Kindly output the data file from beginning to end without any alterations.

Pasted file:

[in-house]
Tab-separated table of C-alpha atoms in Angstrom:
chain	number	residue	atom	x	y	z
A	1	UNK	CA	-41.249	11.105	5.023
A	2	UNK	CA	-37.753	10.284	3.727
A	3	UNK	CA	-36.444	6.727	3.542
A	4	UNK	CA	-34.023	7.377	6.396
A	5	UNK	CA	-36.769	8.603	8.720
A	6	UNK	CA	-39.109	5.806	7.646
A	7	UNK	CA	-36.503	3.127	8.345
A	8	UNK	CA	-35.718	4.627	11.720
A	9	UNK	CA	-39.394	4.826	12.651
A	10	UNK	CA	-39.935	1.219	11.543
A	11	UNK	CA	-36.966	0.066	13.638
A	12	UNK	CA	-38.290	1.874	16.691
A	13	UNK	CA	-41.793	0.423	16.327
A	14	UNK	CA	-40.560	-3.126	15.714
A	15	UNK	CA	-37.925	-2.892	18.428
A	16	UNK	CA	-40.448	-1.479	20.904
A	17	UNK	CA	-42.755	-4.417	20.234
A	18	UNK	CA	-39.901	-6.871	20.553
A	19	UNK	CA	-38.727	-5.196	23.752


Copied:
[in-house]
Tab-separated table of C-alpha atoms in Angstrom:
chain	number	residue	atom	x	y	z
A	1	UNK	CA	-41.249	11.105	5.023
A	2	UNK	CA	-37.753	10.284	3.727
A	3	UNK	CA	-36.444	6.727	3.542
A	4	UNK	CA	-34.023	7.377	6.396
A	5	UNK	CA	-36.769	8.603	8.720
A	6	UNK	CA	-39.109	5.806	7.646
A	7	UNK	CA	-36.503	3.127	8.345
A	8	UNK	CA	-35.718	4.627	11.720
A	9	UNK	CA	-39.394	4.826	12.651
A	10	UNK	CA	-39.935	1.219	11.543
A	11	UNK	CA	-36.966	0.066	13.638
A	12	UNK	CA	-38.290	1.874	16.691
A	13	UNK	CA	-41.793	0.423	16.327
A	14	UNK	CA	-40.560	-3.126	15.714
A	15	UNK	CA	-37.925	-2.892	18.428
A	16	UNK	CA	-40.448	-1.479	20.904
A	17	UNK	CA	-42.755	-4.417	20.234
A	18	UNK	CA	-39.901	-6.871	20.553
A	19	UNK	CA	-38.727	-5.196	23.752